By Evan Blass | November 12, 2010 10:51 AM
An important first step towards “jailbreaking” Windows Phone 7 may have been accomplished by Australian developer Chris Walsh, who has reportedly found a method to run so-called native code on the platform. Building on work by xda-developers member hounsell — who uncovered native DLL drivers from a third-party Samsung app called Network Profile — Walsh was apparently able to write his own application which bypasses the developer framework and communicates directly with the operating system. Unfortunately, this breakthrough is only said to be the first piece of the jailbreaking puzzle, as the development community must still figure out how to sideload non-Marketplace apps onto end user devices (Walsh was able to deploy his native code-accessing app only on a developer phone).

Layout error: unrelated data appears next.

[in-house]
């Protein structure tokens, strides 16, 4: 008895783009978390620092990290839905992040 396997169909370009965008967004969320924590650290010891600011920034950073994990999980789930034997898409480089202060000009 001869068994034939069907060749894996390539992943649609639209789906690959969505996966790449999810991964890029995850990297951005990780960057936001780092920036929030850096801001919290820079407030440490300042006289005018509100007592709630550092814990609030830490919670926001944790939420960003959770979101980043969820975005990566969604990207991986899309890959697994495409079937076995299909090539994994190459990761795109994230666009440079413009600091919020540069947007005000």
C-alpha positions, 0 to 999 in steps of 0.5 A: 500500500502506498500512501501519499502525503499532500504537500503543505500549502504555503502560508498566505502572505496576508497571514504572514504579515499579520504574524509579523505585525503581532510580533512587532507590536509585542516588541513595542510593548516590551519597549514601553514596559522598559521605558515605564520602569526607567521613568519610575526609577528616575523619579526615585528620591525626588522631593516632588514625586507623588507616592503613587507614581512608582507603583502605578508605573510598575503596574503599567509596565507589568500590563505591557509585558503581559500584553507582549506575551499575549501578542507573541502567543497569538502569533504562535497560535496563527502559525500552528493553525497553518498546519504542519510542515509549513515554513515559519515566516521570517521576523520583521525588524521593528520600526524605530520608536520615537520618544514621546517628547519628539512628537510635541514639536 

A recent interview with XDA coding legend Da_G suggested that sideloading apps would in fact be the first probable WP7 exploit, because of the “many methods of ingress.” More difficult, according to Da_G, will be modifying the system itself — allowing cooked ROMs to be flashed, for instance — because Microsoft has taken a much stricter stance on security with Windows Phone 7. Unlike Windows Mobile, which left most of the security implementation up to OEMs, Windows Phone apparently makes it very difficult to attain what’s known as superuser access. Least likely to happen are backports of the platform to legacy devices, save for the HD2, which will supposedly have a flashable WP7 ROM “soon.”